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Time for Allergy Spring Cleaning

November 12, 2020 3 min read

Time for Allergy Spring Cleaning


The pollen season is in full bloom and for some of you, thoughts are turning to home improvements and spring cleaning! A few days is all you need to start allergy-proofing your home and deal with any indoor air quality issues that can severely affect your family's allergy symptoms this year. To practice the best allergy spring cleaning - and general allergen avoidance - we've come up with a few ideas in the area of dusting, carpets and paint/VOCs.

  • Dust & Dust Mite Allergens. If you suffer with asthma or another allergy, dust is one of your biggest enemies and should get special attention during your allergy spring cleaning. The main component of dust is dead skin scales, which is food for house dust mites. Therefore, dust also contains dust mites and it's droppings - which can cause severe allergic reactions. Other ingredients of dust include moulds, pollution particles and pet dander - a very potent mixture of allergens. Dust tends to accumulate in the most heavily used parts of your house such as beds, carpets and furniture upholstered with fabric. If you normally only have time to flick a duster over the main surfaces, a spring cleaning day is the ideal opportunity to tackle dust in other areas. Never use a feather duster, because it just stirs up dust and the allergens in it, rather than removing it. Damp-dusting is best, with a cloth - you might want to make the job easier with a dust-attracting, or electrostatic, cloth. Alternatively, suck dust away with an allergy vacuum cleaner (here you want to make sure to use a leakage free HEPA vacuum cleaner). While you’re at it, think about how you could cut down on your dusting for good. There are two ways to do that. Either remove clutter - which only collects dust - from your room, or use a high quality allergy air purifier. Get rid of any unused furniture, like chairs, or tables, and minimise the number of ornaments, books and other bits and bobs that are out on display. You might be pleasantly surprised by how spacious your room now appears! The right home air purifier and the right set up for the air purifier can enable you to reduce up to 95% of the dust in your home. Ideally do both - remove clutter to make room for an air purifier.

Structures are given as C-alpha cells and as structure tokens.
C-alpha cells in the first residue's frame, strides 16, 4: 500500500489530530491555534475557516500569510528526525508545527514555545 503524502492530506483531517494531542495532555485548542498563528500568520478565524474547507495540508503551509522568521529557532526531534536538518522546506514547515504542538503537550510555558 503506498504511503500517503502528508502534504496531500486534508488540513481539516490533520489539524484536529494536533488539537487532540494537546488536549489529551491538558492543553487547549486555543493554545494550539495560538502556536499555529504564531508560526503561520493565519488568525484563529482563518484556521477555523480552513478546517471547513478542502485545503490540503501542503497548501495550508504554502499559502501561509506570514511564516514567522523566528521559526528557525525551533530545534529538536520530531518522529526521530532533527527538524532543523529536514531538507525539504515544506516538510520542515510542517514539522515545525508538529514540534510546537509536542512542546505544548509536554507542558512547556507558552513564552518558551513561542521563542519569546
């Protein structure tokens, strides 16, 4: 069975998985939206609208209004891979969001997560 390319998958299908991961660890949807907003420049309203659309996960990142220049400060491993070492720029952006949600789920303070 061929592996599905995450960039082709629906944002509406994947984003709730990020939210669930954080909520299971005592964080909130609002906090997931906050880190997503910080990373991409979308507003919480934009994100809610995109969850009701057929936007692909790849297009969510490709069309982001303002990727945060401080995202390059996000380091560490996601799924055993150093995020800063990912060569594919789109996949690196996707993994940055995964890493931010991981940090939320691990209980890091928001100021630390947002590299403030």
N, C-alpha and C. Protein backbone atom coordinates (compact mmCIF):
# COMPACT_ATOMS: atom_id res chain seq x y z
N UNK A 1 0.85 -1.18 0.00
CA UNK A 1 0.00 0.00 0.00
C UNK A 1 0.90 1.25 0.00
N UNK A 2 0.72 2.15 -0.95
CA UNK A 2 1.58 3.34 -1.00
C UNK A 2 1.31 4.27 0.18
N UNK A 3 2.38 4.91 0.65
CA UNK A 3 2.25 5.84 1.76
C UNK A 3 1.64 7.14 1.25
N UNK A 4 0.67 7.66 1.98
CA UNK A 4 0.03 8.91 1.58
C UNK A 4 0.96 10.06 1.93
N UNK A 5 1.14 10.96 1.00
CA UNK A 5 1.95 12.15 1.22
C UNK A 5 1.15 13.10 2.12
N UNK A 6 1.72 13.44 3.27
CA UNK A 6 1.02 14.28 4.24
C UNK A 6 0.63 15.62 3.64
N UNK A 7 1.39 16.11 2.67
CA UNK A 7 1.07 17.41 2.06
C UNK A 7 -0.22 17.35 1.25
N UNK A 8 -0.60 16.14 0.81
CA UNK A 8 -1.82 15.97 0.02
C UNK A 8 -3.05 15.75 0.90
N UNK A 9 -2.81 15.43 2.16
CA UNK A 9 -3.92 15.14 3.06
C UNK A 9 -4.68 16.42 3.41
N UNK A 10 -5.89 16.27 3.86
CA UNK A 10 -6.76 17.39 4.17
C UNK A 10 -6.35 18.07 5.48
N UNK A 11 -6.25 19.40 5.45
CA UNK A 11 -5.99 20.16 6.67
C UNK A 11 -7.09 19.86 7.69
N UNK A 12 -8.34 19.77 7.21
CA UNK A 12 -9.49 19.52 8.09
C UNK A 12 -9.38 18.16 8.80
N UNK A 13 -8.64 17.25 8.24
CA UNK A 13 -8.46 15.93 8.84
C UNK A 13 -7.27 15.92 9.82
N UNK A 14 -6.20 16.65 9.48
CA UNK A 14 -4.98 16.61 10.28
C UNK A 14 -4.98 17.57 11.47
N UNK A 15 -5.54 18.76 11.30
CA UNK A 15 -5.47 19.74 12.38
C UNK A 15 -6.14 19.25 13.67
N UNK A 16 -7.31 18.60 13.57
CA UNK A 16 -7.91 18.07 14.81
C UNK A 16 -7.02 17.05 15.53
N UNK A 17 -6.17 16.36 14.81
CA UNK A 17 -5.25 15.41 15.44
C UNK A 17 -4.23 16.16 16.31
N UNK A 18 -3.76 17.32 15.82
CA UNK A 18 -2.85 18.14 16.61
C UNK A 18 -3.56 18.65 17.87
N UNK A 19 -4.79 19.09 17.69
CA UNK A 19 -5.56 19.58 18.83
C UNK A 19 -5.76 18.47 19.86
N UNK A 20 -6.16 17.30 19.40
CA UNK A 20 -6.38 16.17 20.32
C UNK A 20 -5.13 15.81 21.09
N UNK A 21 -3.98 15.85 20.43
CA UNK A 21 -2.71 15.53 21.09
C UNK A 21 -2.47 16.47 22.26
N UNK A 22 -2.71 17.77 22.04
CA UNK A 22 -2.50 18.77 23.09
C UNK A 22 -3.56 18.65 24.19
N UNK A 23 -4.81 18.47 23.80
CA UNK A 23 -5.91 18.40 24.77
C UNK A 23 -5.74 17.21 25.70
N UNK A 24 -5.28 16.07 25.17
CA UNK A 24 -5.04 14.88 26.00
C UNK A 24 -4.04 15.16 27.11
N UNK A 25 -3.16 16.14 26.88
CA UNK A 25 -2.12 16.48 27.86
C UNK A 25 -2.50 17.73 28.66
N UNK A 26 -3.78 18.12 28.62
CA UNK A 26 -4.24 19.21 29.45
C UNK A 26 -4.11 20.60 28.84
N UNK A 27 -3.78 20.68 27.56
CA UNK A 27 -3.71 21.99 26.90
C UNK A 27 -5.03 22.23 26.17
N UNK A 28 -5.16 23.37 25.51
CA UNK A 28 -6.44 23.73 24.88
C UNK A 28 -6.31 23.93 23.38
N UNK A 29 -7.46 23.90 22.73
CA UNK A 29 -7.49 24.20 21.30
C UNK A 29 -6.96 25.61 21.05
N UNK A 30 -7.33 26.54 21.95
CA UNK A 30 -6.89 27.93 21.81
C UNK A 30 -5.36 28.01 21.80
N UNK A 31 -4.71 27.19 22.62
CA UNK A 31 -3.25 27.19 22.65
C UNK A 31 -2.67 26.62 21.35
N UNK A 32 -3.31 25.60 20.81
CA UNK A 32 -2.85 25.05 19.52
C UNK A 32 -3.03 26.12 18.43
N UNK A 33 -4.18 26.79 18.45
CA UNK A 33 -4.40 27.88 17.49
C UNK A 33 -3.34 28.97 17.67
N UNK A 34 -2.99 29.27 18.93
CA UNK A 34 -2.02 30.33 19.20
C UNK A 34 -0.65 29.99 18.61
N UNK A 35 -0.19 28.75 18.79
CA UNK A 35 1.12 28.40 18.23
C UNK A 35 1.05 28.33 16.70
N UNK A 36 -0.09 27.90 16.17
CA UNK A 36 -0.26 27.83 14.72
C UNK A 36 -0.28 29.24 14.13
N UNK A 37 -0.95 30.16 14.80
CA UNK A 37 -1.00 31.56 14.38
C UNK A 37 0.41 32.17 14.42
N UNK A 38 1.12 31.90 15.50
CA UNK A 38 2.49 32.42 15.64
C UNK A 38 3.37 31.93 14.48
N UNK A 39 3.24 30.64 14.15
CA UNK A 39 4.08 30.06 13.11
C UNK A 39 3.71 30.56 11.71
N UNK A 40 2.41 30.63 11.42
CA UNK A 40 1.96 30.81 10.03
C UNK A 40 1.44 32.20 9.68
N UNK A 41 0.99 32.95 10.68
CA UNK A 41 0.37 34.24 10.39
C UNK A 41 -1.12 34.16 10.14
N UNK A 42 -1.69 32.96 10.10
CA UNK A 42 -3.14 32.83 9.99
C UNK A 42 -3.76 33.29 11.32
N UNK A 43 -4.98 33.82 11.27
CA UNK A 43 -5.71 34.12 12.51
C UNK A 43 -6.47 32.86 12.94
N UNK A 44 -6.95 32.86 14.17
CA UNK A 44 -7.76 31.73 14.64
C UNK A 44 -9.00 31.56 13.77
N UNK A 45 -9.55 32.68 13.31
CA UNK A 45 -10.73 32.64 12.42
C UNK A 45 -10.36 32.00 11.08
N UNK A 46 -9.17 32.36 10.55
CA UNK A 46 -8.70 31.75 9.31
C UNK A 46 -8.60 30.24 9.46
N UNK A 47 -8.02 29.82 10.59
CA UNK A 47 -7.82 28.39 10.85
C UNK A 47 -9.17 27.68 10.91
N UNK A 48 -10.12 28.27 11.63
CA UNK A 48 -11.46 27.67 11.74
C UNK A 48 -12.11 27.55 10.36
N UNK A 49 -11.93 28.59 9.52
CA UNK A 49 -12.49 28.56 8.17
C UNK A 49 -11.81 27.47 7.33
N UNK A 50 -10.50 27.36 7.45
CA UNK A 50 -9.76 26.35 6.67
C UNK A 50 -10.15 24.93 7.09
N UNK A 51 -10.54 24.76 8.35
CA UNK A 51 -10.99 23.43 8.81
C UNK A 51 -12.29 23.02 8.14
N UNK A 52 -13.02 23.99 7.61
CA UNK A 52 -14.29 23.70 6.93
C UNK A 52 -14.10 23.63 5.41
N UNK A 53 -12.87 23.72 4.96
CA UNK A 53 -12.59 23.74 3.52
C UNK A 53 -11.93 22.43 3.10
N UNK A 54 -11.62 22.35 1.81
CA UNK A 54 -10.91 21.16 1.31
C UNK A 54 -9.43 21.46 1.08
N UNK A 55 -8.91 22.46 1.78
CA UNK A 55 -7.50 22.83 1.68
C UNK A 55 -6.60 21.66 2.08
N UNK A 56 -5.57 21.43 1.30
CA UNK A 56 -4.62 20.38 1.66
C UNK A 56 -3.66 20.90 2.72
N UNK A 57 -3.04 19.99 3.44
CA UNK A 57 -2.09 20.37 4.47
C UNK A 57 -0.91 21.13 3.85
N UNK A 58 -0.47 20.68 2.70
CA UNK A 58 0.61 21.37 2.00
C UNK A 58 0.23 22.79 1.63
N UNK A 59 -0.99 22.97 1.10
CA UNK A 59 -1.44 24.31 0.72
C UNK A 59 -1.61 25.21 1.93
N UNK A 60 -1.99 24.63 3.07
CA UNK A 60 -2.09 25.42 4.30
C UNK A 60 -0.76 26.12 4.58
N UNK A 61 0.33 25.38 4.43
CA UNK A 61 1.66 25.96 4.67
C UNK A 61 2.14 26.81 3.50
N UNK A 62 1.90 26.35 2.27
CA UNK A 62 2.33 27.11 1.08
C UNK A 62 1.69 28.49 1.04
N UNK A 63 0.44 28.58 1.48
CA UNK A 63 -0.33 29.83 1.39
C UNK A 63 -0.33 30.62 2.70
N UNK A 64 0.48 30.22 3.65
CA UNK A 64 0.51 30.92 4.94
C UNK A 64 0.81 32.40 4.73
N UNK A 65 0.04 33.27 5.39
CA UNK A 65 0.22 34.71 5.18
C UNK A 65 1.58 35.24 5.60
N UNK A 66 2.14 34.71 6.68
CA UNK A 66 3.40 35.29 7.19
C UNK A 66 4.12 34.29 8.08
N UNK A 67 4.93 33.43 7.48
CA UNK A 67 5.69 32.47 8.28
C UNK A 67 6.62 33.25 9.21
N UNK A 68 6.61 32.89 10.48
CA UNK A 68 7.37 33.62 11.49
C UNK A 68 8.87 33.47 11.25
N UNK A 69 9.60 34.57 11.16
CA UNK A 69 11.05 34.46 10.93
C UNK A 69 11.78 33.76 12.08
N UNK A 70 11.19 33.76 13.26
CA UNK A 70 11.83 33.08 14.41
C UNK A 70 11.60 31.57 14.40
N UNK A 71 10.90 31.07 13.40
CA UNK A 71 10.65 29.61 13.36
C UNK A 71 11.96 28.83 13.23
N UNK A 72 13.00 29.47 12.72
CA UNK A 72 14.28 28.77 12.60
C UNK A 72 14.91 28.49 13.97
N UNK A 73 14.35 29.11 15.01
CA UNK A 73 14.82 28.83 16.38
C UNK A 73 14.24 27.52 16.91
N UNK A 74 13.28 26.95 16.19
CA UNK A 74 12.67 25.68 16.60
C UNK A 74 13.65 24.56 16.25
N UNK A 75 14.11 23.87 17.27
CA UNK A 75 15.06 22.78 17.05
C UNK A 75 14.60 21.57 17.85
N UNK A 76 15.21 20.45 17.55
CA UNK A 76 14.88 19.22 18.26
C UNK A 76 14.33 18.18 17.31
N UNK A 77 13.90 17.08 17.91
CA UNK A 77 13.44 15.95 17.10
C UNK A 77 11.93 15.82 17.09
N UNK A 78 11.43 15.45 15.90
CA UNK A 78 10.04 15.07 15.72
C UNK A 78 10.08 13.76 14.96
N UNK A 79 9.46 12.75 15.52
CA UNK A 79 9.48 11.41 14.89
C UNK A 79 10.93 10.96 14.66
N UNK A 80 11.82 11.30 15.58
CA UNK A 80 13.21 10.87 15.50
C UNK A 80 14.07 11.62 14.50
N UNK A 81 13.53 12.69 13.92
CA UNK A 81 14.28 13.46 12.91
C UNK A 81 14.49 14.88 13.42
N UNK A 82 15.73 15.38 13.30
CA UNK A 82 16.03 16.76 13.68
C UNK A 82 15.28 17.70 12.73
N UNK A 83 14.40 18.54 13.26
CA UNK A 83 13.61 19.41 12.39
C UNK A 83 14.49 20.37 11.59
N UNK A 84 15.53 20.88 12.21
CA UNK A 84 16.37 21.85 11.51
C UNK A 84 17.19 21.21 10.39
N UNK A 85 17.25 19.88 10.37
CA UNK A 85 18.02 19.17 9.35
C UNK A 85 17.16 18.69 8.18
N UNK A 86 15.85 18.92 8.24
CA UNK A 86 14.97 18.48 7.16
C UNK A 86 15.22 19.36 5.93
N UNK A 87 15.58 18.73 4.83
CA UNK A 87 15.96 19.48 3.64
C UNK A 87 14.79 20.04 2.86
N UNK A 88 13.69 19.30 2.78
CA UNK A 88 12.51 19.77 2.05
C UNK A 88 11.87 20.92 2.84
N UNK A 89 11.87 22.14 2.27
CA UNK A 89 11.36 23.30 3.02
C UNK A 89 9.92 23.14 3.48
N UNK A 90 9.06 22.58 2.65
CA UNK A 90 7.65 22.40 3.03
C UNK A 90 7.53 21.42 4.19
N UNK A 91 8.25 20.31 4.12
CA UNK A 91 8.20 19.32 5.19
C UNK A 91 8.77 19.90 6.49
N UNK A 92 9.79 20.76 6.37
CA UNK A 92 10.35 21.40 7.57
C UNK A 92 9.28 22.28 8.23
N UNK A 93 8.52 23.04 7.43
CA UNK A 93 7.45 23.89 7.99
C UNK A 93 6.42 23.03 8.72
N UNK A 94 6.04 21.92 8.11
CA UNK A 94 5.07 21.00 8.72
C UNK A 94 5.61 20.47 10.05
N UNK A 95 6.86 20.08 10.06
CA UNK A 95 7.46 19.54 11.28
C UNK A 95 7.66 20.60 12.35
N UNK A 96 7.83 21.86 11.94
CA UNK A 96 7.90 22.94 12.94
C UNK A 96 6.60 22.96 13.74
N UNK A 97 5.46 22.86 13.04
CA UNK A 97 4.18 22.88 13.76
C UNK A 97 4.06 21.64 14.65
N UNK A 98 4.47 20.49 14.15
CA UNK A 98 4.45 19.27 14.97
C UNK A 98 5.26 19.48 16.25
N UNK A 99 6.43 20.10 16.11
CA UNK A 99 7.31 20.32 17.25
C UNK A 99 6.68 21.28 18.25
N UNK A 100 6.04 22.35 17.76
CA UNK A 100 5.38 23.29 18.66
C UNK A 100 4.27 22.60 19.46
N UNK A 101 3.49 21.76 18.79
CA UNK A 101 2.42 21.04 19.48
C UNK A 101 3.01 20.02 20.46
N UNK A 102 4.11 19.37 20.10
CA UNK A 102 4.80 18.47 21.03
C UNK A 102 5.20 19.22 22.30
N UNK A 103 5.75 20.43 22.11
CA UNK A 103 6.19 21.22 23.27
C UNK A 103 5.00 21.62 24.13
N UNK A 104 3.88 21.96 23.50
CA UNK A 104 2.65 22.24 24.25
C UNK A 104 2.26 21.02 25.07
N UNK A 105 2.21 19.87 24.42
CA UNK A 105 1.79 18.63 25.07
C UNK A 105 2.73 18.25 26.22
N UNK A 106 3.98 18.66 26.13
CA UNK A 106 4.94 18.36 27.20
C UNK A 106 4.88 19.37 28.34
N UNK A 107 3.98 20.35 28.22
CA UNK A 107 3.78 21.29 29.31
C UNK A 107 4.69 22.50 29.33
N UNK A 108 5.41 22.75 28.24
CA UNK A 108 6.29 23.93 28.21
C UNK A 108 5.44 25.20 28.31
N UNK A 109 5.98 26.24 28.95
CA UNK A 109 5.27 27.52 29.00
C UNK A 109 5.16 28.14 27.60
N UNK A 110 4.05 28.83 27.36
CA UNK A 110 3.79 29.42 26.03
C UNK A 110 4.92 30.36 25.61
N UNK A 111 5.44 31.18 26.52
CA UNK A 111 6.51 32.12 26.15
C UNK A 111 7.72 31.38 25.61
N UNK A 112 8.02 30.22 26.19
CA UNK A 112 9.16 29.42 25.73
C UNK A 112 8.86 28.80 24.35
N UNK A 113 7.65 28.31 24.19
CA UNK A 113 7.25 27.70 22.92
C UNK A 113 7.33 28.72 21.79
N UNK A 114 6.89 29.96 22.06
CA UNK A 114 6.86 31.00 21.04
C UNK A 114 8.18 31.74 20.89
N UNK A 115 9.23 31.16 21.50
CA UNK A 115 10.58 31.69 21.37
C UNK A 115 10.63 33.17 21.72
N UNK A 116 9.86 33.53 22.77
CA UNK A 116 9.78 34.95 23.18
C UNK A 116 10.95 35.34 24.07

• Cleaning allergens out of your carpet. How many years have you had your carpets? The older it is, the more dirt there will be trapped in its fibres. Apparently a carpet can hold eight times its own weight in dust (including house dust mites & dust mite remains), outside dirt such as car exhausts, pollen, mould and so on. A good going over with a leakage free vacuum fitted with a HEPA filter will improve and refresh your carpet and is essential for your allergy spring cleaning, but you might get an even better result by investing in a deep steam clean, which will kill off house dust mites and bacteria. For keeping allergens under control, you should use allergy and asthma friendly cleaning products such as the Allersearch allergen neutralizers on a regular basis. The X-Mite Dry Powder Carpet Cleaner is very effective in eradicating dust mites and other allergens and is easy to use. You might also want to consider replacing carpets, with a hard surface flooring which will be easier to clean and will not accumulate as much dust. Suitable alternatives to carpet include hardwood, ceramic tiles, linoleum or vinyl.
  • Chemicals & gases. There’s nothing like a lick of fresh paint to set off your spring cleaning efforts. Painted walls attract less dust than walls covered with wallpaper, so this might be a good change to make to cut down the allergy-provoking potential of a room. Choose your paint with care, though. Many paints contain Volatile Organic Compounds (VOCs). Paints are either water-based or oil-based. The latter tend to have a higher VOC content. Water-based paints are used for walls and oil-based for woodwork. Solvents, which are VOCs, are used in paints to thin the oil content and make the paint easier to apply to a surface. As the paint dries, the VOC content evaporates and should not be inhaled by anyone, but it is especially harmful for people with Multiple Chemical Sensitivity or allergies. It may be best to look out for allergy-friendly products and make use of a VOC air purifier.

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